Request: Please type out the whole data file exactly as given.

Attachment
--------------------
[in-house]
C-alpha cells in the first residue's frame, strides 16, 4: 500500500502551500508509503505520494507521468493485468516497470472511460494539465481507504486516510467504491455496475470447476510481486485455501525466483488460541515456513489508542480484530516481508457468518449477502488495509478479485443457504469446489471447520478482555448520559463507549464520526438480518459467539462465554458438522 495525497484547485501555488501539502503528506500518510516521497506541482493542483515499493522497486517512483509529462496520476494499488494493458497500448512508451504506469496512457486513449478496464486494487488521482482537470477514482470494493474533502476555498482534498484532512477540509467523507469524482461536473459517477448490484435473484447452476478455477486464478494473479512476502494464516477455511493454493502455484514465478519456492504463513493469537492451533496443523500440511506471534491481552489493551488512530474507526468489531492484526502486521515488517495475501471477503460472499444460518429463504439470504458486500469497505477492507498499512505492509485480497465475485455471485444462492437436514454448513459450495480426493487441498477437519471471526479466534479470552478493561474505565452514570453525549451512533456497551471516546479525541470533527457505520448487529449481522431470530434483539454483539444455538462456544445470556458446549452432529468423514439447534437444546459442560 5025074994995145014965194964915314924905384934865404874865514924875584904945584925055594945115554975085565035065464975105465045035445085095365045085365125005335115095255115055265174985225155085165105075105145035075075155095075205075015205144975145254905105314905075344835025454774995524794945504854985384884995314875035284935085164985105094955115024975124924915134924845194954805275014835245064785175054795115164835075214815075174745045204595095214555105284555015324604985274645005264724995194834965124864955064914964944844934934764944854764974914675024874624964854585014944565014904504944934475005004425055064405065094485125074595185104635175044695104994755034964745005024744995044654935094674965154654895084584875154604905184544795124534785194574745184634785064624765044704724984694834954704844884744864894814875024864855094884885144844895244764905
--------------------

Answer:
[in-house]
C-alpha cells in the first residue's frame, strides 16, 4: 500500500502551500508509503505520494507521468493485468516497470472511460494539465481507504486516510467504491455496475470447476510481486485455501525466483488460541515456513489508542480484530516481508457468518449477502488495509478479485443457504469446489471447520478482555448520559463507549464520526438480518459467539462465554458438522 495525497484547485501555488501539502503528506500518510516521497506541482493542483515499493522497486517512483509529462496520476494499488494493458497500448512508451504506469496512457486513449478496464486494487488521482482537470477514482470494493474533502476555498482534498484532512477540509467523507469524482461536473459517477448490484435473484447452476478455477486464478494473479512476502494464516477455511493454493502455484514465478519456492504463513493469537492451533496443523500440511506471534491481552489493551488512530474507526468489531492484526502486521515488517495475501471477503460472499444460518429463504439470504458486500469497505477492507498499512505492509485480497465475485455471485444462492437436514454448513459450495480426493487441498477437519471471526479466534479470552478493561474505565452514570453525549451512533456497551471516546479525541470533527457505520448487529449481522431470530434483539454483539444455538462456544445470556458446549452432529468423514439447534437444546459442560 5025074994995145014965194964915314924905384934865404874865514924875584904945584925055594945115554975085565035065464975105465045035445085095365045085365125005335115095255115055265174985225155085165105075105145035075075155095075205075015205144975145254905105314905075344835025454774995524794945504854985384884995314875035284935085164985105094955115024975124924915134924845194954805275014835245064785175054795115164835075214815075174745045204595095214555105284555015324604985274645005264724995194834965124864955064914964944844934934764944854764974914675024874624964854585014944565014904504944934475005004425055064405065094485125074595185104635175044695104994755034964745005024744995044654935094674965154654895084584875154604905184544795124534785194574745184634785064624765044704724984694834954704844884744864894814875024864855094884885144844895244764905